OCP Press Release (Nov. 2017)

Area Nonprofit finds way to sustain mission through partnerships

WOODSTOCK – Board members of the Ottauquechee Community Partnership (OCP) are working on a plan to wrap up their service with confidence and gratitude for the school and hospital that have partnered with them to continue OCP’s mission to provide mentoring, education, and counseling to help youth in the area make healthy choices.


With the loss of a long-term Executive Director in March 2016 and declining revenues, OCP’s board of directors began assessing OCP’s community impact in relation to the resources needed to simply sustain the organization. The Board directed staff to work with community partners in the school and nonprofit sectors of the community to work more collaboratively, eliminating a duplication of services.


OCP worked with the Windsor Central Supervisory Union (WCSU) and Mt. Ascutney Hospital and formed partnerships that resulted in a “home” for the OCP Mentor and Buddy Program within the school district and a strategic direction to address substance abuse in Woodstock and surrounding communities.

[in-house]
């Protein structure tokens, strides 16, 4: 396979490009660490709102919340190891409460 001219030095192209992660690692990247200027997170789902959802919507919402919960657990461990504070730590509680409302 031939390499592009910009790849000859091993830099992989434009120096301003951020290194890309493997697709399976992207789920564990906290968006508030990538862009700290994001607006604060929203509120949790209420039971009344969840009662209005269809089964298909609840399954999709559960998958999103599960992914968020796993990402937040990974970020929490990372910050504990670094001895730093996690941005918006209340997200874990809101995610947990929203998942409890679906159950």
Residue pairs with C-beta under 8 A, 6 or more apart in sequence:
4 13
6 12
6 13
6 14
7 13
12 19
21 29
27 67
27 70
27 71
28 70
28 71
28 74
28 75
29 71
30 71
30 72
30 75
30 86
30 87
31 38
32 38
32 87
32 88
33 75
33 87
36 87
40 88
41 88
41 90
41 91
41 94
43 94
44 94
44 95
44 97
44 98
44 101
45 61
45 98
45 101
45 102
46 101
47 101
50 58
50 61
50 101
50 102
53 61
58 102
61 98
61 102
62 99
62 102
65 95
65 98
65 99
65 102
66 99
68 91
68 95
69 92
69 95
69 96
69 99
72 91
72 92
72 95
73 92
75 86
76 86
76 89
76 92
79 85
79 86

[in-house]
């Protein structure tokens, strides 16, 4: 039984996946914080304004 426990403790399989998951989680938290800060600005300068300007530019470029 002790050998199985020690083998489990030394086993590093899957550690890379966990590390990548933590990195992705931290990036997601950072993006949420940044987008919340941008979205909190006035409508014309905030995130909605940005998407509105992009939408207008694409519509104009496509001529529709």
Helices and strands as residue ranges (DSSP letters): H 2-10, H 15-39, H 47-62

Over the current school year, the WCSU has begun absorbing OCP’s mentor and buddy program and doing more direct work with students around healthy choices. Annie Luke joined the WCSU this year to help fulfill both of these roles as a Community Liaison, coordinating the mentoring program and as a Student Assistance Professional helping students to develop healthy coping skills and to avoid substance abuse problems.


Over the past several years, OCP has maintained mentoring matches in four of the six schools in the current district but the goal is that mentoring will be offered at each school.


Based on findings from “The Mentoring Effect,” a 2014 study by MENTOR (The National Mentoring Partnership), one in three youth in Vermont will grow up without having a formal or informal adult mentor in their lives. Mentoring is a proven strategy for promoting positive youth development and preventing youth substance abuse. The “Making a Difference” study by Big Brothers Big Sisters of America revealed that youth who were matched with a mentor were 46% less likely to begin using illegal drugs, and 52% less likely to skip a day of school. “The Mentoring Effect” also found that youth with mentors were 55% more likely to attend college.


“We are always looking for new mentors in all of the WCSU communities,” Luke says noting that she provides the screening, training, and pairing of students and mentors. “We are working to achieve the WCSU’s goal of helping young people to become successful, healthy, and thriving adults and build meaningful relationships with local communities.”